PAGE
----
This panel focuses on questions surrounding the influence of race and ethnicity on the imposition of capital punishment. The Supreme Court struck down unitary standardless capital punishment statutes in the early 1970s. Only a few years later the Court upheld two forms of bifurcated, more structured death penalty statutes relying in part on an assumption that the narrowing required by such statutes would eliminate the influence of racial bias. None of the cases considered the possibility of racial bias against any group other than African Americans. This panel examines the evidence that racial and ethnic bias continues to influence the imposition of the death penalty under modern statutes. Moderator: Devon Carbado, UCLA and Harry Pregerson, UCLA Schoolof Law; Sheri Lynn Johnson,Cornell Law School; Martin Urbina, Sul Ross State University; Catherine Grosso, Michigan State University College of Law.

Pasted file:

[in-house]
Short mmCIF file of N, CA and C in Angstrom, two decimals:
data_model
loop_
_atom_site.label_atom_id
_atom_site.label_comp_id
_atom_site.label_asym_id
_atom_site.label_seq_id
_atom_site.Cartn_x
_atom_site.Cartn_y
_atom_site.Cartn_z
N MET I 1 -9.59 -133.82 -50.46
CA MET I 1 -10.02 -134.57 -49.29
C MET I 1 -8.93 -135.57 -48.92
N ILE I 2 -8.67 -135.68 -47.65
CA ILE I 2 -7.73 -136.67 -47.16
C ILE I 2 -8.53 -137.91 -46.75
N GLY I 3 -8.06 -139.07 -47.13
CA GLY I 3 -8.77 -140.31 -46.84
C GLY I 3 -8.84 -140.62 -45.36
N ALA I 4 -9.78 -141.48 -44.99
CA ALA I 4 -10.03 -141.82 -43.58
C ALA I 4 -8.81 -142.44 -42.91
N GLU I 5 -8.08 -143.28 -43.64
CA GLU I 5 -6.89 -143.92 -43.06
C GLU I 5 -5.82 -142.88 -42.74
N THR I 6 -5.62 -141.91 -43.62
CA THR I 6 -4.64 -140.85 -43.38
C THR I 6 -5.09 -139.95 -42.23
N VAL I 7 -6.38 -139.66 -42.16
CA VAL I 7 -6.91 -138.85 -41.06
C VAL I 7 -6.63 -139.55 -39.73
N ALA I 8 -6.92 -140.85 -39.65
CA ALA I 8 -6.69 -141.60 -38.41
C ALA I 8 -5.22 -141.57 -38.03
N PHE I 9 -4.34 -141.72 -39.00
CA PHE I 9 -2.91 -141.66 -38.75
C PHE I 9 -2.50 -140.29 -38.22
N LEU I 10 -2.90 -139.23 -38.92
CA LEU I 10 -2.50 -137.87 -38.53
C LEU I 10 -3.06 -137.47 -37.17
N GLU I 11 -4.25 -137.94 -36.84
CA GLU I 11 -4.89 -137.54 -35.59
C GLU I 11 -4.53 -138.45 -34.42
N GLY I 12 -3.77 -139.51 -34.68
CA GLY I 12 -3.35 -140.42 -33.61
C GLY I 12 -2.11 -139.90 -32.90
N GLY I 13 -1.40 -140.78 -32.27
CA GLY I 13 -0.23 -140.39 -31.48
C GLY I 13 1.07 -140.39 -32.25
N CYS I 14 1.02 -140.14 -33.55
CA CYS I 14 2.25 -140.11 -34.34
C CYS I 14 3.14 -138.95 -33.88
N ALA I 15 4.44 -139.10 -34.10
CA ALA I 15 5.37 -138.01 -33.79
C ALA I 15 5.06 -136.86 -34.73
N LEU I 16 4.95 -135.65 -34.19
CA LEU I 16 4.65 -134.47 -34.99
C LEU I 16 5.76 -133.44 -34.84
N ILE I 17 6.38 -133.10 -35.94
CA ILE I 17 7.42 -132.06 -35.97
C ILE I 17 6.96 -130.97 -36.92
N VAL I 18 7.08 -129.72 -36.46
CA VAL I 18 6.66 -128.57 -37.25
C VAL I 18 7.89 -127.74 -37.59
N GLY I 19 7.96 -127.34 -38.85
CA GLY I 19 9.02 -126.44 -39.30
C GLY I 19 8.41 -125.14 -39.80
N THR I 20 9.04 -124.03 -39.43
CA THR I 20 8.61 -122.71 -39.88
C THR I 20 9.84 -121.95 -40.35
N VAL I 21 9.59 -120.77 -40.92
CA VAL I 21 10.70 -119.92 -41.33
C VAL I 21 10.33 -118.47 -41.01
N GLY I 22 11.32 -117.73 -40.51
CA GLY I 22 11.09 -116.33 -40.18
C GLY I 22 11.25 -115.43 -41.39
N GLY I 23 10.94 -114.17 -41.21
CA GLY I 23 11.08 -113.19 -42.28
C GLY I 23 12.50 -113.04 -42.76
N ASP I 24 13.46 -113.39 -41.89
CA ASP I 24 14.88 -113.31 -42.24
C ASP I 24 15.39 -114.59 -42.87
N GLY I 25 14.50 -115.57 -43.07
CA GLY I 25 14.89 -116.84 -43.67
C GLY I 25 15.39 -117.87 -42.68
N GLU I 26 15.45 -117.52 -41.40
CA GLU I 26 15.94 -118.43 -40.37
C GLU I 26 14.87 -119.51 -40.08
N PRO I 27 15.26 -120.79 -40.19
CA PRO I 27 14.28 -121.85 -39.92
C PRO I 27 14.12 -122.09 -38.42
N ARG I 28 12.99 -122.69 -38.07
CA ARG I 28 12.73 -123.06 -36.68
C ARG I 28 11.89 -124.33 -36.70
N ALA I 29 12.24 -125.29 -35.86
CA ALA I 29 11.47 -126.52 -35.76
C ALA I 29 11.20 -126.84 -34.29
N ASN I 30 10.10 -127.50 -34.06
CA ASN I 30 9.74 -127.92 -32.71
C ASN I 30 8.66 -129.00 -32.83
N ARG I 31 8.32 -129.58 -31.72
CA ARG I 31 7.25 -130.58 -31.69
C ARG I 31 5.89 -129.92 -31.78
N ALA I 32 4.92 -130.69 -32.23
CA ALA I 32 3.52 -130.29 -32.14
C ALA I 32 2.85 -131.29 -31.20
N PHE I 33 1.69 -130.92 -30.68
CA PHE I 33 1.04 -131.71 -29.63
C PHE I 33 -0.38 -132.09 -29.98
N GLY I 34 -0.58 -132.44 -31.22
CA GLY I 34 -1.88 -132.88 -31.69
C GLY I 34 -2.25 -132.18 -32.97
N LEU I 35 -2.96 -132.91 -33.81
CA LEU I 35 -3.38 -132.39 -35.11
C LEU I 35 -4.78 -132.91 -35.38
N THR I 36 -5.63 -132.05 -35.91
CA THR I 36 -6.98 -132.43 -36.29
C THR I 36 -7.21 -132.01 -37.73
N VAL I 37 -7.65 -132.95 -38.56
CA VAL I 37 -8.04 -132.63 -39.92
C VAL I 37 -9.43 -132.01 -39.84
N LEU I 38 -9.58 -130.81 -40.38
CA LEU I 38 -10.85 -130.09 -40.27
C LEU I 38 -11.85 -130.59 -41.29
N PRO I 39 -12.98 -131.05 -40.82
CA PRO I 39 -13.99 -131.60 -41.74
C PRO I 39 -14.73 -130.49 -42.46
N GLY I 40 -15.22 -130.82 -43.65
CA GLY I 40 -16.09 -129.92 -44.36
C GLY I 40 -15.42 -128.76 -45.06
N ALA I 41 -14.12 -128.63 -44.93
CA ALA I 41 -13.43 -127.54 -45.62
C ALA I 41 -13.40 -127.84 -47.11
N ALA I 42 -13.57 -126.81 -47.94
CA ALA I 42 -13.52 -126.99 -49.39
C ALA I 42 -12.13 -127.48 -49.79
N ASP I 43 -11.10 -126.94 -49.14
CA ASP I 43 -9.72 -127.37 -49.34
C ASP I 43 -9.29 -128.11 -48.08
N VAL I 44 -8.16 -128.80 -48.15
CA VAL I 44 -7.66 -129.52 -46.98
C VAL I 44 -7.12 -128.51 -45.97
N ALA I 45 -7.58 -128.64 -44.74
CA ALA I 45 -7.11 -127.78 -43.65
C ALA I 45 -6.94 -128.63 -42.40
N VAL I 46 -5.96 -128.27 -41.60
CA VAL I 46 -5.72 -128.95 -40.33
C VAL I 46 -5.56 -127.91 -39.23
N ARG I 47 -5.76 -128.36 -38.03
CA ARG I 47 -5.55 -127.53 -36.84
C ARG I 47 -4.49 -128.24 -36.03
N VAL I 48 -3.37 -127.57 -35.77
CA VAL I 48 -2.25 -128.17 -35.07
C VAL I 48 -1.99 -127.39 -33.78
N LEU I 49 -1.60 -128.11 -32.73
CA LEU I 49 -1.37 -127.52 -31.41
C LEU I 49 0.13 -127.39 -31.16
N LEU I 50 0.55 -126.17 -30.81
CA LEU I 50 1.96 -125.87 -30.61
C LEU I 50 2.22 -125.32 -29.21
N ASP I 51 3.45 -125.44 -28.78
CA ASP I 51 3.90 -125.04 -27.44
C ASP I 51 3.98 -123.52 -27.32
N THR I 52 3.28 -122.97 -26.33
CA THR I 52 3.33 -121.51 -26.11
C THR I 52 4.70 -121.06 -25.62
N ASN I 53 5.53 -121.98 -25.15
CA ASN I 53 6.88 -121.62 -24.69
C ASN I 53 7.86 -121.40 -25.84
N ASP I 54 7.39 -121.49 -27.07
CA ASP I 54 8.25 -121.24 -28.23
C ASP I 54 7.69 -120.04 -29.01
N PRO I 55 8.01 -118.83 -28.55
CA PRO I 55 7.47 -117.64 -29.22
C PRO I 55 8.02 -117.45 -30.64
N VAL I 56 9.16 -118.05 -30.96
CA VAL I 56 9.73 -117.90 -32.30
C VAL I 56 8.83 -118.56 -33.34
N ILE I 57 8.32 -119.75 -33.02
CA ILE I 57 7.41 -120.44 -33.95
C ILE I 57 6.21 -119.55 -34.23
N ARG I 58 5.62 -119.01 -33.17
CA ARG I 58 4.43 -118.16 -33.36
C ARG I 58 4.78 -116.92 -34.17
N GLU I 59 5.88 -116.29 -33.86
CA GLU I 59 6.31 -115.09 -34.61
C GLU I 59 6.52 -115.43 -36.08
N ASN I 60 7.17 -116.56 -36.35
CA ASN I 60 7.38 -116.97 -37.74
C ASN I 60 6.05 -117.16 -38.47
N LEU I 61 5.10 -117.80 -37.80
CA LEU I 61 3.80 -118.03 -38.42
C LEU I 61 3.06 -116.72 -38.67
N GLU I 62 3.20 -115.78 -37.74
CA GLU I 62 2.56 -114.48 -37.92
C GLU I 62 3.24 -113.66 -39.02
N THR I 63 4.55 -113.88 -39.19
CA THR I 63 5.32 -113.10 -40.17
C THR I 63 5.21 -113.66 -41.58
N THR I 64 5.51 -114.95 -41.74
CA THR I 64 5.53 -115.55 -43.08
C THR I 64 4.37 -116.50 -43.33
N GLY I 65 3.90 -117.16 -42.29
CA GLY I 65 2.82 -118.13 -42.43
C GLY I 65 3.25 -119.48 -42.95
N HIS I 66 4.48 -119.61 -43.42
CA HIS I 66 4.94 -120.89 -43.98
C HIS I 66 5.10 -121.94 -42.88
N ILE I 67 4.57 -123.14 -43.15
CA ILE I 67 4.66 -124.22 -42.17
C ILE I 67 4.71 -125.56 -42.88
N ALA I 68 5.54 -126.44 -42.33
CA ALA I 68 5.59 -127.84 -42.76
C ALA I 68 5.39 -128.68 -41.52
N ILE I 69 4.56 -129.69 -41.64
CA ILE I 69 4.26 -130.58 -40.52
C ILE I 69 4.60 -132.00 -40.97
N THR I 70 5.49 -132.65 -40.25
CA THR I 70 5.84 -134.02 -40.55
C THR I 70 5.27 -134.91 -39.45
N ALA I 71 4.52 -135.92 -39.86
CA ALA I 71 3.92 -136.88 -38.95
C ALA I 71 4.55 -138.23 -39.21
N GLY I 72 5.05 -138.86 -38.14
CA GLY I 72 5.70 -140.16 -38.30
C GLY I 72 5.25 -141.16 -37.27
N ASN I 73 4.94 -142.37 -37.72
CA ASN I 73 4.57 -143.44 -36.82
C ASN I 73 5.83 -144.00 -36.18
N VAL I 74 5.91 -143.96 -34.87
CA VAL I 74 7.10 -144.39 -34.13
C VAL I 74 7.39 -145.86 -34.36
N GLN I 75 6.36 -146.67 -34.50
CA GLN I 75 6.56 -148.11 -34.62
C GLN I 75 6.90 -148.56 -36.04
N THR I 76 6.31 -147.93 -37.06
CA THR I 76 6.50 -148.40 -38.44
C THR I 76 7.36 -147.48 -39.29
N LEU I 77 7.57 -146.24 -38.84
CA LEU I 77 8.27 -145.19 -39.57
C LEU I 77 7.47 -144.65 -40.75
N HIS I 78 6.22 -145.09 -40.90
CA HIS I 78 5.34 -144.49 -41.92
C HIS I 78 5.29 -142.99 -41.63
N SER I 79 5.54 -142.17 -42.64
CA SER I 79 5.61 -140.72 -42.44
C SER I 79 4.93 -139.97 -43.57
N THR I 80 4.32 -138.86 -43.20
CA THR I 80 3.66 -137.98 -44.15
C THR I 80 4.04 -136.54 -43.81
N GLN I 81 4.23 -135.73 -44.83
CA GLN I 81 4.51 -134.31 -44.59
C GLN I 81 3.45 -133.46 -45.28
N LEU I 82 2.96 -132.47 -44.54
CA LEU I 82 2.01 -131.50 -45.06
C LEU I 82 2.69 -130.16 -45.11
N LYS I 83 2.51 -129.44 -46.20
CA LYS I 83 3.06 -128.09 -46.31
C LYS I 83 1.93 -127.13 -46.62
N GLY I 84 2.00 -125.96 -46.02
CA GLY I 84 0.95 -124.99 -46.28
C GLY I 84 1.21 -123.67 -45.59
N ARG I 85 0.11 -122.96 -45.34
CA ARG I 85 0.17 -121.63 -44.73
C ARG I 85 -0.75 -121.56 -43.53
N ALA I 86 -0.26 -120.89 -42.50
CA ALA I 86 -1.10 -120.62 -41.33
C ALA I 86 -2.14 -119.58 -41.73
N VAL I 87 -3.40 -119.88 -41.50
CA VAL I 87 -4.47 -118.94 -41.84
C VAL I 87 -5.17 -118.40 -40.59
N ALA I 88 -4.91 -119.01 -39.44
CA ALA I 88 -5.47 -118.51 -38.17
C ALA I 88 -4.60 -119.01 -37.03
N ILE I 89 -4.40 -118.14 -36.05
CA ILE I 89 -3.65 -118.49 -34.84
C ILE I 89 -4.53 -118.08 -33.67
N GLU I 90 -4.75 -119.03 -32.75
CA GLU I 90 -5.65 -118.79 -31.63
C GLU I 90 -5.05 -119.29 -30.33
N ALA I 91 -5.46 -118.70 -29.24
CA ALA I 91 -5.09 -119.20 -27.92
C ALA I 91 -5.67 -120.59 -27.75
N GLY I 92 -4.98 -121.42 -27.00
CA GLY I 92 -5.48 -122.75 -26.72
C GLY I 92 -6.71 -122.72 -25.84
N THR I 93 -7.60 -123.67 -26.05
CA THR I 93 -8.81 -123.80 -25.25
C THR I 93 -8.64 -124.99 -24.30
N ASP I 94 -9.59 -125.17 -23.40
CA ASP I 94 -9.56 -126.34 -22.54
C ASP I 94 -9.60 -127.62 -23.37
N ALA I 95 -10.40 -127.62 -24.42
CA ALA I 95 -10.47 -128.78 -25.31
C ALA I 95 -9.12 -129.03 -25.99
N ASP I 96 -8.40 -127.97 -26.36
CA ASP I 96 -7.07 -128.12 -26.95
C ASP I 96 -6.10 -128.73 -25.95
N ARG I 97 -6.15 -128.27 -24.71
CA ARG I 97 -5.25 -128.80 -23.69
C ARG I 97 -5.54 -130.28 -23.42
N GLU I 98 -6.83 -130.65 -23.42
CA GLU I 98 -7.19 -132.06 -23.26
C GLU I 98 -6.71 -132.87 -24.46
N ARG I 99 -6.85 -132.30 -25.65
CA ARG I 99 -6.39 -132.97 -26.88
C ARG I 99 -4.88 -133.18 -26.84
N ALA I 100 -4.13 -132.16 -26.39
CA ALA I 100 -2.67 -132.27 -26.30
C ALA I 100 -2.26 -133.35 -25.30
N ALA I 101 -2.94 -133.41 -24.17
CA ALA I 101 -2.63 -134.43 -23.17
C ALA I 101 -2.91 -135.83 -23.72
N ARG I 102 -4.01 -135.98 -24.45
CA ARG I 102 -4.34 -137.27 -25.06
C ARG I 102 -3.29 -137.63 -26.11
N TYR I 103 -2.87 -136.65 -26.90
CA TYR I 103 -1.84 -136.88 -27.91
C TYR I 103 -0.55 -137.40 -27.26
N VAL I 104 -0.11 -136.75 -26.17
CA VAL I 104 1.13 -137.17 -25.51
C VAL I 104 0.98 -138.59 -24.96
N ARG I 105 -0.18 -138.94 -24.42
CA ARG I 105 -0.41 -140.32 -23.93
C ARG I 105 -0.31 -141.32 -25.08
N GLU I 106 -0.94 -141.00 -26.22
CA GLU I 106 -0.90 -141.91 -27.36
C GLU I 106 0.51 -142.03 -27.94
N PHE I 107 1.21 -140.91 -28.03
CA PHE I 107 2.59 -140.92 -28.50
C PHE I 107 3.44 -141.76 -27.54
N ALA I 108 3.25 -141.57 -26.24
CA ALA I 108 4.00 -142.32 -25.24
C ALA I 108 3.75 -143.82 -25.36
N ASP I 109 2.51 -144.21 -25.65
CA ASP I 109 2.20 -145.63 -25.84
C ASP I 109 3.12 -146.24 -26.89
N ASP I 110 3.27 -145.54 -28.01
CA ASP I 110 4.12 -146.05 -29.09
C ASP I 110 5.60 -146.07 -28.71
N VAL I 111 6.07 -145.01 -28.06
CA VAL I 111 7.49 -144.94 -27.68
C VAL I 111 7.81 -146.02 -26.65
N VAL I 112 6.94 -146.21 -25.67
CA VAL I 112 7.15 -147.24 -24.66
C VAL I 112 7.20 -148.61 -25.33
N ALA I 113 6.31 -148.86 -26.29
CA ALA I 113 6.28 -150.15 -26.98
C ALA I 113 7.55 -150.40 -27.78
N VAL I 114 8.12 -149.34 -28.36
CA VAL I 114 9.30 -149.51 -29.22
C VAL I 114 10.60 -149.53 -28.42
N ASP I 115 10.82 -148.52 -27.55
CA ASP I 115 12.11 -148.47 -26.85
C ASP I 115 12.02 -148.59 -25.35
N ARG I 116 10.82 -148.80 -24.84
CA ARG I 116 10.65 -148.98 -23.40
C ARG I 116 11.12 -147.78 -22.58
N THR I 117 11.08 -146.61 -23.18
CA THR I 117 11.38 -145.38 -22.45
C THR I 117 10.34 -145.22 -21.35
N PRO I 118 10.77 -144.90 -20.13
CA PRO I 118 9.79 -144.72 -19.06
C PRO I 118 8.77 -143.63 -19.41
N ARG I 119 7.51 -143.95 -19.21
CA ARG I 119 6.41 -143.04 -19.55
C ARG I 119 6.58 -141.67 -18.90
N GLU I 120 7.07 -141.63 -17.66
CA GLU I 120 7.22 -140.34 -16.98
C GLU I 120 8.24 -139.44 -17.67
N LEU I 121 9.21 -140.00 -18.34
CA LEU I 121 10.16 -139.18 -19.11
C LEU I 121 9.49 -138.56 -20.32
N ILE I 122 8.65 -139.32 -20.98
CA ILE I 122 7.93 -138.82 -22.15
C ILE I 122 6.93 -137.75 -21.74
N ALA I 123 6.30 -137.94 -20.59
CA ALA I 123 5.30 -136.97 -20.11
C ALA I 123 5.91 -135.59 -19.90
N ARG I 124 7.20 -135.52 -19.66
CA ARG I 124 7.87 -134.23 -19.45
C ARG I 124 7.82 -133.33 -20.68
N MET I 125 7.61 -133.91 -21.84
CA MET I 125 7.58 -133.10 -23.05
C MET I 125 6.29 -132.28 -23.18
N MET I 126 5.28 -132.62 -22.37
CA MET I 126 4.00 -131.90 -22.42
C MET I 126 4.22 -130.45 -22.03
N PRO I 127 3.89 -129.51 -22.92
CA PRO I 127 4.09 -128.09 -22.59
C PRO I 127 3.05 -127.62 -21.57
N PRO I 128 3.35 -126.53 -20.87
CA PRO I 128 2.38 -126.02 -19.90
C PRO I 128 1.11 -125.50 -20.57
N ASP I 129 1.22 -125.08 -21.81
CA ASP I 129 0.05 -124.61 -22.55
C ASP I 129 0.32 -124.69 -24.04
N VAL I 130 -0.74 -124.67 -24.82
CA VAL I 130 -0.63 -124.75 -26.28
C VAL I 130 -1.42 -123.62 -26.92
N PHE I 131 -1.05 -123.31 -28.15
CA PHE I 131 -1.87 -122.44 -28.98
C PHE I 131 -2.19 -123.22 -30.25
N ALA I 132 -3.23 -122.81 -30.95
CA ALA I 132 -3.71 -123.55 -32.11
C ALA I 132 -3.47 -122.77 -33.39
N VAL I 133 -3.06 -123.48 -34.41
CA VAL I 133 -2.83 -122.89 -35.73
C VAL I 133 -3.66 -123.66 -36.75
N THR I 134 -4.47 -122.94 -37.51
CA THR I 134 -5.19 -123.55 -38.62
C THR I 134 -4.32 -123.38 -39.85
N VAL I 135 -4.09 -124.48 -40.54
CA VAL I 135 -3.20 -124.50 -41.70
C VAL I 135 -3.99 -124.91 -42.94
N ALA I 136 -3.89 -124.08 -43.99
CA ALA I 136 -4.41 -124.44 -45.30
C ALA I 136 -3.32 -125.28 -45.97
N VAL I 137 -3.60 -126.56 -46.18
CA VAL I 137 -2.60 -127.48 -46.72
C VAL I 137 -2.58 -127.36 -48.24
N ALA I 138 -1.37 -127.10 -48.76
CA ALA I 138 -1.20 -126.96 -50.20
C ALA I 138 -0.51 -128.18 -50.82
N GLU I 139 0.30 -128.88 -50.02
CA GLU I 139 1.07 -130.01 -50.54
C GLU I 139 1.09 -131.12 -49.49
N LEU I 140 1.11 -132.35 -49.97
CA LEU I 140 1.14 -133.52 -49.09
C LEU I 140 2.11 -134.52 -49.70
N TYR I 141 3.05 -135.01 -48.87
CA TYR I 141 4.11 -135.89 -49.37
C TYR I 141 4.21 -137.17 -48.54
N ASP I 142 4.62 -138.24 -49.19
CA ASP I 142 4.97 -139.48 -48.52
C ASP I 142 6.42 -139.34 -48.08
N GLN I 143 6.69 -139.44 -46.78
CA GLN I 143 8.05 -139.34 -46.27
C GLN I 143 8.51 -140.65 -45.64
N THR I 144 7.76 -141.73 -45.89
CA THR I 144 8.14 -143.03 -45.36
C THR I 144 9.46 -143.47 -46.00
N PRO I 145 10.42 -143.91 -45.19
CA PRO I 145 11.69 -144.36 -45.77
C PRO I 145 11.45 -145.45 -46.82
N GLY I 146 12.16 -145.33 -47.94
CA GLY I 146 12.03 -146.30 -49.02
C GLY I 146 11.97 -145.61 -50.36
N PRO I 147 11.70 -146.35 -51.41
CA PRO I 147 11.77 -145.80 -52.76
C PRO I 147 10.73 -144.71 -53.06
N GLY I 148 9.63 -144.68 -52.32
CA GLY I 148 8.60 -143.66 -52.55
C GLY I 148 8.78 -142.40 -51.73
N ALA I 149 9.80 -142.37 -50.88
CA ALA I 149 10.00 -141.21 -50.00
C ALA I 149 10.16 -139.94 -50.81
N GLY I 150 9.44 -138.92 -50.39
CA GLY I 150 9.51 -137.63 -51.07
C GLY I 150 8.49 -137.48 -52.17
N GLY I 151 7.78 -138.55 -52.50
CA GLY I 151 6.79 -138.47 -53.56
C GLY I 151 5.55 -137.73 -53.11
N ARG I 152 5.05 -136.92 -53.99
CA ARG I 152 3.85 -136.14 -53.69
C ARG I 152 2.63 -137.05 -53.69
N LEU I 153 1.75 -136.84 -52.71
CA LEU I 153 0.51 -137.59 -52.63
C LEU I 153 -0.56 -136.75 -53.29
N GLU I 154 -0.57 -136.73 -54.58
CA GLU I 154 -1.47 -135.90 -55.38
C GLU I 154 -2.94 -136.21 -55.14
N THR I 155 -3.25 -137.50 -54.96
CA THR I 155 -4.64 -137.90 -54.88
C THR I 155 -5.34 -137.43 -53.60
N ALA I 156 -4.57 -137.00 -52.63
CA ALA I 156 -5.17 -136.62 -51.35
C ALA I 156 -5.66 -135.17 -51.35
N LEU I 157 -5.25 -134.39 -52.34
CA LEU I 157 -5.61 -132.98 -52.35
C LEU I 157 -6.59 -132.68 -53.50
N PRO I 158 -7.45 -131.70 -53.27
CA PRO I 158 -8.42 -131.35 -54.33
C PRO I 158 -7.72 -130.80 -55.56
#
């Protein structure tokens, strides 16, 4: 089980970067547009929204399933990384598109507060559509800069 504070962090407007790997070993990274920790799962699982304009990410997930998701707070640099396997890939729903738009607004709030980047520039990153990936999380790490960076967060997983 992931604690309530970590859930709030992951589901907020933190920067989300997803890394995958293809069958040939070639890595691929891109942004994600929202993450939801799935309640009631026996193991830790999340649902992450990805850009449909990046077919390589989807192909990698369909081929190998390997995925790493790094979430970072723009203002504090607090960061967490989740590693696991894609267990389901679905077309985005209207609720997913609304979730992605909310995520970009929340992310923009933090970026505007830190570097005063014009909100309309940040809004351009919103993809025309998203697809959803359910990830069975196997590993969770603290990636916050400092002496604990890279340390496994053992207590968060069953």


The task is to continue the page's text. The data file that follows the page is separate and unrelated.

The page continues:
Series: "UCLA Law Review Symposium " [Public Affairs] [Show ID: 34540]